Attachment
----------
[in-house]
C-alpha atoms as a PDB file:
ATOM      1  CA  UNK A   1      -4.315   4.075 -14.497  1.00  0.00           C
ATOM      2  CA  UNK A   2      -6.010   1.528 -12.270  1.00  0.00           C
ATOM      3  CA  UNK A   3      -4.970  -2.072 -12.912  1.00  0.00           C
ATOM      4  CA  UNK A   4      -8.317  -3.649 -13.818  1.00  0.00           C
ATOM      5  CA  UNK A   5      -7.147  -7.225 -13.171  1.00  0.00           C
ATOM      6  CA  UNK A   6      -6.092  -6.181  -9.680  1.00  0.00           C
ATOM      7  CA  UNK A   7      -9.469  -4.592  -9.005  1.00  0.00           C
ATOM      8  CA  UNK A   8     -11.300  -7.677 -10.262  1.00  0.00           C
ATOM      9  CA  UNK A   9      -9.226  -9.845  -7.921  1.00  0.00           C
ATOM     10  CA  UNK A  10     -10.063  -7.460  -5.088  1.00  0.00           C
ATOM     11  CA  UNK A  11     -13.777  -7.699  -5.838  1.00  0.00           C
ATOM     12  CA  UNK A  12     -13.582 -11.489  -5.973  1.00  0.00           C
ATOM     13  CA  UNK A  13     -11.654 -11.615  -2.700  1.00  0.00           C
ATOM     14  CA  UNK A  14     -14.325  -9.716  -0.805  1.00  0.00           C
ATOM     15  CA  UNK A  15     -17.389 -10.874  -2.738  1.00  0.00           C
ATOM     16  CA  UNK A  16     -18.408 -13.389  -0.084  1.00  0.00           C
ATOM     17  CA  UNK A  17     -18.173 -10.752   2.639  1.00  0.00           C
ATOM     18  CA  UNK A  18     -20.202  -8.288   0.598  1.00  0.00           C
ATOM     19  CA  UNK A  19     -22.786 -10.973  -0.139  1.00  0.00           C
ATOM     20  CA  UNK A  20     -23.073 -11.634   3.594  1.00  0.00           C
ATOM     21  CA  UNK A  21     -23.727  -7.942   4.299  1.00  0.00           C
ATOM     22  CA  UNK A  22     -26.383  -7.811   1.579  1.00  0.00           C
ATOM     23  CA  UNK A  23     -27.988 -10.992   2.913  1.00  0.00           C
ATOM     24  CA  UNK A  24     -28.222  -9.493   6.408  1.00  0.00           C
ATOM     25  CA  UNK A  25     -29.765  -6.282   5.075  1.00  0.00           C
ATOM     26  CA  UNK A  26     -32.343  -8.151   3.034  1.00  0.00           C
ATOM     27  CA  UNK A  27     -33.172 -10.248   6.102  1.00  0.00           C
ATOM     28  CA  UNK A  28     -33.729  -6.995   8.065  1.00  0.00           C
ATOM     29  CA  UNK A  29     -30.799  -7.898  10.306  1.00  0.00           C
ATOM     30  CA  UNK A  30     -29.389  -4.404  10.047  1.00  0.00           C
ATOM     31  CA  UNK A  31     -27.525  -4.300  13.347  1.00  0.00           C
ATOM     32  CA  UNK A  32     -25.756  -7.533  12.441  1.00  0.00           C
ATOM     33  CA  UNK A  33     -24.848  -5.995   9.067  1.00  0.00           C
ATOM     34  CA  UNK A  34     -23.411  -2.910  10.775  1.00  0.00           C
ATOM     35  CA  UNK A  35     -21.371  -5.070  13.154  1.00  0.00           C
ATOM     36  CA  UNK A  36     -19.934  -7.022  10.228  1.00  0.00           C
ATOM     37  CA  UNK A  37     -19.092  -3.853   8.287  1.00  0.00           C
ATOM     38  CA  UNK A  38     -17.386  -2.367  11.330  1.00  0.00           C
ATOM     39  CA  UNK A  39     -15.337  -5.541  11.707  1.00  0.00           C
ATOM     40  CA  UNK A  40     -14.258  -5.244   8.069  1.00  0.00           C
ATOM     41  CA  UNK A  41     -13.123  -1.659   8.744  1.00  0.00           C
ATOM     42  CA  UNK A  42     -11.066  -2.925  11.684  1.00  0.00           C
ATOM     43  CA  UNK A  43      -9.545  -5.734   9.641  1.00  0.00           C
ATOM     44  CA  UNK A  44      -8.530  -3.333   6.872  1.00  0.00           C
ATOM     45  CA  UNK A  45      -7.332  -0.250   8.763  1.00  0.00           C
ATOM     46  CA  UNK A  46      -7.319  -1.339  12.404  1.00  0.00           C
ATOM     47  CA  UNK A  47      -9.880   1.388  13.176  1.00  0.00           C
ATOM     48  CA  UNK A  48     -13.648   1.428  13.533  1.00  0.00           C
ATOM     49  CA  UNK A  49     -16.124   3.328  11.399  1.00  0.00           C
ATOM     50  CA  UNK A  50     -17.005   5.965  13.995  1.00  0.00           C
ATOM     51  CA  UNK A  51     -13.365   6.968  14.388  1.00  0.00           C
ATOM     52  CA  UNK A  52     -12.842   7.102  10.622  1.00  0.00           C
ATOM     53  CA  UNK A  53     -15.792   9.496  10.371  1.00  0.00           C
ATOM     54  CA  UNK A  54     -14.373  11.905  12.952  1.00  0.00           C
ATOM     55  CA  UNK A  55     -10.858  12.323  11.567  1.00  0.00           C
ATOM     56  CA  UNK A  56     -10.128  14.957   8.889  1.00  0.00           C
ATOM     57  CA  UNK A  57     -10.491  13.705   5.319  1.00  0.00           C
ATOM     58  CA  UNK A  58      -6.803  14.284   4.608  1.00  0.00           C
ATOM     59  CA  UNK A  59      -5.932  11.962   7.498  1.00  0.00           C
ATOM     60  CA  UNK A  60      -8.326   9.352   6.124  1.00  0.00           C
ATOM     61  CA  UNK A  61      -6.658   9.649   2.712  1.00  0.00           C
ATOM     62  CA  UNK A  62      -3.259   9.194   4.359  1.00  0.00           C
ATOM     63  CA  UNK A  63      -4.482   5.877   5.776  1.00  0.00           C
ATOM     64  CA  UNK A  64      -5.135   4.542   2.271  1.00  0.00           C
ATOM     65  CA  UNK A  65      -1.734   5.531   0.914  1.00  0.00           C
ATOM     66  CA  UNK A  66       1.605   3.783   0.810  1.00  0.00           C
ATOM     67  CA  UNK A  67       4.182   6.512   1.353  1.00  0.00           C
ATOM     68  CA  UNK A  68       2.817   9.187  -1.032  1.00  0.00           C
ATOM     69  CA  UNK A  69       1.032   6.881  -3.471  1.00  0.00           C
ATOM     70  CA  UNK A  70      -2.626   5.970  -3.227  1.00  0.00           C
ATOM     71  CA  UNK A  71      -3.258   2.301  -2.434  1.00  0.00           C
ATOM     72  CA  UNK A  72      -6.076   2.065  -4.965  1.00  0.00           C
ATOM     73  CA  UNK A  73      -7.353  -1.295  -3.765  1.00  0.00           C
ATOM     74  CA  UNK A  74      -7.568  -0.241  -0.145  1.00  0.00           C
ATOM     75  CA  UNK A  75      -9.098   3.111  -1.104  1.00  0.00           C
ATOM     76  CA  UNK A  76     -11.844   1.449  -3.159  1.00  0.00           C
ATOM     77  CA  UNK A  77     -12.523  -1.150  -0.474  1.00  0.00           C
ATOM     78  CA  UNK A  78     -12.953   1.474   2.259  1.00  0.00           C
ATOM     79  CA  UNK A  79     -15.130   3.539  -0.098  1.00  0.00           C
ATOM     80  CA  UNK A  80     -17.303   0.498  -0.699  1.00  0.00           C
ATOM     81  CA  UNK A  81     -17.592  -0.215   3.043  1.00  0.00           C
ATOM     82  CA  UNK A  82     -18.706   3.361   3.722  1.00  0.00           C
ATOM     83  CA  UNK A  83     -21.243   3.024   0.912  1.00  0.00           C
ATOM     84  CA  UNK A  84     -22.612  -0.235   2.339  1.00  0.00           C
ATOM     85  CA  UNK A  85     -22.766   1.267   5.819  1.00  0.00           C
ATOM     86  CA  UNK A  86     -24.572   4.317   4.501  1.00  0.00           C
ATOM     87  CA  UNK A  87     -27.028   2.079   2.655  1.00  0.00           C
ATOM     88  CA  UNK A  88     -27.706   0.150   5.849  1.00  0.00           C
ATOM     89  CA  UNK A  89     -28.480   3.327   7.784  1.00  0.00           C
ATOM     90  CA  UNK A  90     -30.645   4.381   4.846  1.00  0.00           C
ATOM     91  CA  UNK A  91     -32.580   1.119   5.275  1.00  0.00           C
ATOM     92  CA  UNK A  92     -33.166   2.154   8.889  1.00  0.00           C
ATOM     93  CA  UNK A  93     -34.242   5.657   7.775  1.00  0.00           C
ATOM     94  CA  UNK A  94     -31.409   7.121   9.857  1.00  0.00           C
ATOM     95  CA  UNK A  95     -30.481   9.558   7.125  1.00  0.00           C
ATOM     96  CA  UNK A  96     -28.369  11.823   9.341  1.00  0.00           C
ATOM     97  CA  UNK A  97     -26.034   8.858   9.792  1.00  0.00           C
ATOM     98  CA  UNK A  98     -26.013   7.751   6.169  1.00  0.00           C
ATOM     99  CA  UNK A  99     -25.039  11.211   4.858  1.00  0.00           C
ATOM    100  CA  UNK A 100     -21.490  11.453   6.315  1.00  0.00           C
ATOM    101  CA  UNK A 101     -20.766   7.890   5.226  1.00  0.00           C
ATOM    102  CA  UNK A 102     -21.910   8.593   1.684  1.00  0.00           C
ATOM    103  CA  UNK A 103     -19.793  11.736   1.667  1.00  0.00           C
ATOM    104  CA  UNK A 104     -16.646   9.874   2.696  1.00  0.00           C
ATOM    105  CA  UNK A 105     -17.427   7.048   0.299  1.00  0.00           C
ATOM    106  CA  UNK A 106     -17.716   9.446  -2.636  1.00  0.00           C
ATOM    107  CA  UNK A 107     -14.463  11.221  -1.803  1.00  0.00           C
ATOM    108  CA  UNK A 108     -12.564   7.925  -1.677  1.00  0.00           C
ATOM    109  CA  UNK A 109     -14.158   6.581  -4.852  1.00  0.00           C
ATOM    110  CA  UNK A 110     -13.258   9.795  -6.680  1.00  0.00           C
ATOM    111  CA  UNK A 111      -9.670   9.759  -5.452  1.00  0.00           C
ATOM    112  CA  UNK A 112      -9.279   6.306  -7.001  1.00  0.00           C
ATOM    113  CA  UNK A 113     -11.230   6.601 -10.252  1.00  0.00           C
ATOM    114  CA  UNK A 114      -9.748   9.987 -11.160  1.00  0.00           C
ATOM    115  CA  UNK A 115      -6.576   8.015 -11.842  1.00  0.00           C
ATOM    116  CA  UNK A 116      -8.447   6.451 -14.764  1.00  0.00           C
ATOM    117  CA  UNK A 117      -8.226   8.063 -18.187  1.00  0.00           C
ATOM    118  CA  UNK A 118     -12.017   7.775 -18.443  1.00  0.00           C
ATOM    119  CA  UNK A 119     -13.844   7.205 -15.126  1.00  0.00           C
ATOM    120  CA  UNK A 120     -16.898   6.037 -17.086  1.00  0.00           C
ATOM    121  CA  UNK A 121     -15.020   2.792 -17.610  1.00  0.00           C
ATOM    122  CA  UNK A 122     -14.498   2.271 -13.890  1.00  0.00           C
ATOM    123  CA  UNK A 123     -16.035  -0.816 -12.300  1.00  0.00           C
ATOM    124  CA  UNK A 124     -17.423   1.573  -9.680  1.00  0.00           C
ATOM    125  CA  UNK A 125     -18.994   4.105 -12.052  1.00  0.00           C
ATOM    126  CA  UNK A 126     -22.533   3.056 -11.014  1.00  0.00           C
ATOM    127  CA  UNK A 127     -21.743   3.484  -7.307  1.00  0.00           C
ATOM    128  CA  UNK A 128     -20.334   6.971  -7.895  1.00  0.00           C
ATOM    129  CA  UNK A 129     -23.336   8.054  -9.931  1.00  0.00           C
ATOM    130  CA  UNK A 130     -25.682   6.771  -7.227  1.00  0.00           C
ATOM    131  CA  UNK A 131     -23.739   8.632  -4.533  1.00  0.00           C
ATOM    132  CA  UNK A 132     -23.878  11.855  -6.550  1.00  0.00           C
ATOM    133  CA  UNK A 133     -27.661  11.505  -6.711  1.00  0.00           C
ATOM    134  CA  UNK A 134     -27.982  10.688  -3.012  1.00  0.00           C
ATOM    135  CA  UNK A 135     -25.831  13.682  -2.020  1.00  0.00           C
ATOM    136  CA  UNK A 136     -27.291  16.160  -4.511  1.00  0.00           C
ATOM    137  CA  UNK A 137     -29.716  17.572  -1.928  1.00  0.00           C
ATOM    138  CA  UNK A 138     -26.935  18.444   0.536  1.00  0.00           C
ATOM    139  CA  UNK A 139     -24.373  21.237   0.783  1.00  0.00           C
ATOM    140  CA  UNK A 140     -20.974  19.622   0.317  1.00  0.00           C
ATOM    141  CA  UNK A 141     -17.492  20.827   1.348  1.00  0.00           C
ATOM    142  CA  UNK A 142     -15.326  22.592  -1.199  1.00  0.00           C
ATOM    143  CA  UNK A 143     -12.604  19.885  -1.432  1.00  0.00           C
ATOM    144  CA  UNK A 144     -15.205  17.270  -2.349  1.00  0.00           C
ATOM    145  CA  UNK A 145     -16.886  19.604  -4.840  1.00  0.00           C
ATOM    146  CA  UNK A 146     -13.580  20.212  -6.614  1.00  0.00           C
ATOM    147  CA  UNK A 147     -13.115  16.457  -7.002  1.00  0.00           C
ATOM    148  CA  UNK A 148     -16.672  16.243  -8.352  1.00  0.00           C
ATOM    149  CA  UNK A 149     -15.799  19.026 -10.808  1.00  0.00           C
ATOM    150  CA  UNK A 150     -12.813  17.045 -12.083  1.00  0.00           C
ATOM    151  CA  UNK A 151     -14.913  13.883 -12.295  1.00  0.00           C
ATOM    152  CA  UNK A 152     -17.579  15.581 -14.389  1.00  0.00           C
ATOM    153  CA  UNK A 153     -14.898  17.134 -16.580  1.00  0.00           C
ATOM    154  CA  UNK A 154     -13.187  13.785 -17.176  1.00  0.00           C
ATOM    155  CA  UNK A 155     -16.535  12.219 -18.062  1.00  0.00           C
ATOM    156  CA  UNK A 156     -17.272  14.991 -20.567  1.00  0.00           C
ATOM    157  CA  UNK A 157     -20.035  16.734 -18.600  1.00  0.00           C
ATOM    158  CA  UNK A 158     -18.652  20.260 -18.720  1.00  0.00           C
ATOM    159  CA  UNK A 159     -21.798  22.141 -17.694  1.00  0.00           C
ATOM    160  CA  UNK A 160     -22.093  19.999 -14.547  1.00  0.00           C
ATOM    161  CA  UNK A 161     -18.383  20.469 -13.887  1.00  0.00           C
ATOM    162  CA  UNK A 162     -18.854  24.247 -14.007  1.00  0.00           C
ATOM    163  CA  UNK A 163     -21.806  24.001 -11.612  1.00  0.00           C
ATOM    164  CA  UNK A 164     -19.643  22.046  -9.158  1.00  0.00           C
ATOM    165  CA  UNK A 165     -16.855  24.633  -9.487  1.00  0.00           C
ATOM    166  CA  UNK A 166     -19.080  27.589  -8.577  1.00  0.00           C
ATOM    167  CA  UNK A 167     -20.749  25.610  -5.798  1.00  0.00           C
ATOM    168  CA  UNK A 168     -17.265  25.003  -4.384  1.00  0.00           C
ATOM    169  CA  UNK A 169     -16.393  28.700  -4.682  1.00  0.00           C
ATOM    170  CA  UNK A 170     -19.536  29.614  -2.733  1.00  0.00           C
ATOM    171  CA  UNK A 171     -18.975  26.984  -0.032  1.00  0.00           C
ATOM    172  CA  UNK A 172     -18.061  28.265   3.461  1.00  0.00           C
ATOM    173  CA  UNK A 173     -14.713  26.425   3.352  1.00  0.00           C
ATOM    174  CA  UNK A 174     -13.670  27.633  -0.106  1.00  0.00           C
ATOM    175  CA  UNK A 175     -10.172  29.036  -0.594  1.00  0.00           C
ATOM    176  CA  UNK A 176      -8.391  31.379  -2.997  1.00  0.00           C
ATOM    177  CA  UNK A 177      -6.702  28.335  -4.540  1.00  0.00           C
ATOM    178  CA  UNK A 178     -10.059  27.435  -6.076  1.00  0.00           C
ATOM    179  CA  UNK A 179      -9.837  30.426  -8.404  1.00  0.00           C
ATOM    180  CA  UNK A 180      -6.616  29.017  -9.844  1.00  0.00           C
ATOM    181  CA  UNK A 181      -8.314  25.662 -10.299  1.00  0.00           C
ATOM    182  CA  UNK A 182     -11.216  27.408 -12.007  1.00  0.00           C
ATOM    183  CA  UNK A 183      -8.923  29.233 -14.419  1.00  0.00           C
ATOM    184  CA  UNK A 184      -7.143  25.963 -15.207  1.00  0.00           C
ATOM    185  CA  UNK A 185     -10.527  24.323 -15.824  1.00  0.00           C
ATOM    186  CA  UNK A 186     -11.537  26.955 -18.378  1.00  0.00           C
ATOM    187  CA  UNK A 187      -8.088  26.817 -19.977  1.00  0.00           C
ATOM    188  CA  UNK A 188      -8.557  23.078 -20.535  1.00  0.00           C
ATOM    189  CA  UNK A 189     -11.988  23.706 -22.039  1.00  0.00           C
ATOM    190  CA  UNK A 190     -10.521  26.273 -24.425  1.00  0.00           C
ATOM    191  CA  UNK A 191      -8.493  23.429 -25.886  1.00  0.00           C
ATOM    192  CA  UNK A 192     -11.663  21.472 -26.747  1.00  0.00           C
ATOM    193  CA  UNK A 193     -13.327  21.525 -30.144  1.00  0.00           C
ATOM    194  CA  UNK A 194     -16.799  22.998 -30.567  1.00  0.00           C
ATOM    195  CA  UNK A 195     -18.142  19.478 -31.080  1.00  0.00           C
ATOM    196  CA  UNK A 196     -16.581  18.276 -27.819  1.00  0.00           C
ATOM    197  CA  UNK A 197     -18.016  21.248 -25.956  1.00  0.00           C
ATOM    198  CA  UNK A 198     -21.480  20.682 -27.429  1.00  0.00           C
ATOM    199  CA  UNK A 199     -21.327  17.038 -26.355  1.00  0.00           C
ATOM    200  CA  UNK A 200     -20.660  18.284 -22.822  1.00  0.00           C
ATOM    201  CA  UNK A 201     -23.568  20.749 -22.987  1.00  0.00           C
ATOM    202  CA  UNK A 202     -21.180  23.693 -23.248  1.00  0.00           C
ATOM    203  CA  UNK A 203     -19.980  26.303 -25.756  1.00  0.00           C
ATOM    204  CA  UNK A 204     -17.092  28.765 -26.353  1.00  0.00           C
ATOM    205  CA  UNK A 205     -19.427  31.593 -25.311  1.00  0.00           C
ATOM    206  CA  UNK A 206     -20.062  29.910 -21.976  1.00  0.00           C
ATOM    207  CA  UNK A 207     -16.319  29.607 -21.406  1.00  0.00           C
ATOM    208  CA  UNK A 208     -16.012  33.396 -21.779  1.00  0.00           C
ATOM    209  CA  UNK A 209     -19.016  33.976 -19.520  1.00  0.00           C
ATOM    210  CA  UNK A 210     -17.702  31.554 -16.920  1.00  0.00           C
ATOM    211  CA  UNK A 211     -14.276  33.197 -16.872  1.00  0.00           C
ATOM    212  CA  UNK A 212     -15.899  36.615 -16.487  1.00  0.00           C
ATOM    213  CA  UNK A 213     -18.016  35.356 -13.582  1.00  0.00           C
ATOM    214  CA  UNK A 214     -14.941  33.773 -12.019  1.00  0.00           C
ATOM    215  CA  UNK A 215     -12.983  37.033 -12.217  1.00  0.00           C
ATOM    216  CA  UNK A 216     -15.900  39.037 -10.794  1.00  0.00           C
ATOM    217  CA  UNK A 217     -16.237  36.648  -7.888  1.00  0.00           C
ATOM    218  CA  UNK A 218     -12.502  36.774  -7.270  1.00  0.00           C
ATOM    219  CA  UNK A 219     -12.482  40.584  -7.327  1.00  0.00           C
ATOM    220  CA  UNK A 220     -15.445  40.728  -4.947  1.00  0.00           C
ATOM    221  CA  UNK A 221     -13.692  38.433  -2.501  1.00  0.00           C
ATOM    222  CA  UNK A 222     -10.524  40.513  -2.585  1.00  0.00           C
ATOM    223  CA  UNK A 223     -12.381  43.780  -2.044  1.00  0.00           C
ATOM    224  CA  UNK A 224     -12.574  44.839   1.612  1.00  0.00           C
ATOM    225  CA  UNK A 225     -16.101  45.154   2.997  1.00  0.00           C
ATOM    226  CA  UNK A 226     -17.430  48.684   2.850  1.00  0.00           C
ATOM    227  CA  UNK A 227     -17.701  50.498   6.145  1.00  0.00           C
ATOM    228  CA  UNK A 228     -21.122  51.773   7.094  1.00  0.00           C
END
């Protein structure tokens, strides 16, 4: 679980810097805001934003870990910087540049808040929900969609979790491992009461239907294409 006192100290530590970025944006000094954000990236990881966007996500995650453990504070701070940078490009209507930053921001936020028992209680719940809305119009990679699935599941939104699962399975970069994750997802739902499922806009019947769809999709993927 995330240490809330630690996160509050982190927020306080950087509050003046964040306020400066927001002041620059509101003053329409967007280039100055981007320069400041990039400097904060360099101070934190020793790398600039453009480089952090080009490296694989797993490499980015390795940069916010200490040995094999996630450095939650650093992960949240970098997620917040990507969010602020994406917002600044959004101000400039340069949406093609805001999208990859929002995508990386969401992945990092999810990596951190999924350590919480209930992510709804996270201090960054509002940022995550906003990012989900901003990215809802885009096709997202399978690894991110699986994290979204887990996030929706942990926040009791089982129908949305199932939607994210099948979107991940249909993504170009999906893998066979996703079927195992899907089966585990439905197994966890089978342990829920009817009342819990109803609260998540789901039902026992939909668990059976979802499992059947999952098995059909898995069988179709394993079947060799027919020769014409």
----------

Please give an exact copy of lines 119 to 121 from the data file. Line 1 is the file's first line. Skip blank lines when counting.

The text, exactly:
ATOM    117  CA  UNK A 117      -8.226   8.063 -18.187  1.00  0.00           C
ATOM    118  CA  UNK A 118     -12.017   7.775 -18.443  1.00  0.00           C
ATOM    119  CA  UNK A 119     -13.844   7.205 -15.126  1.00  0.00           C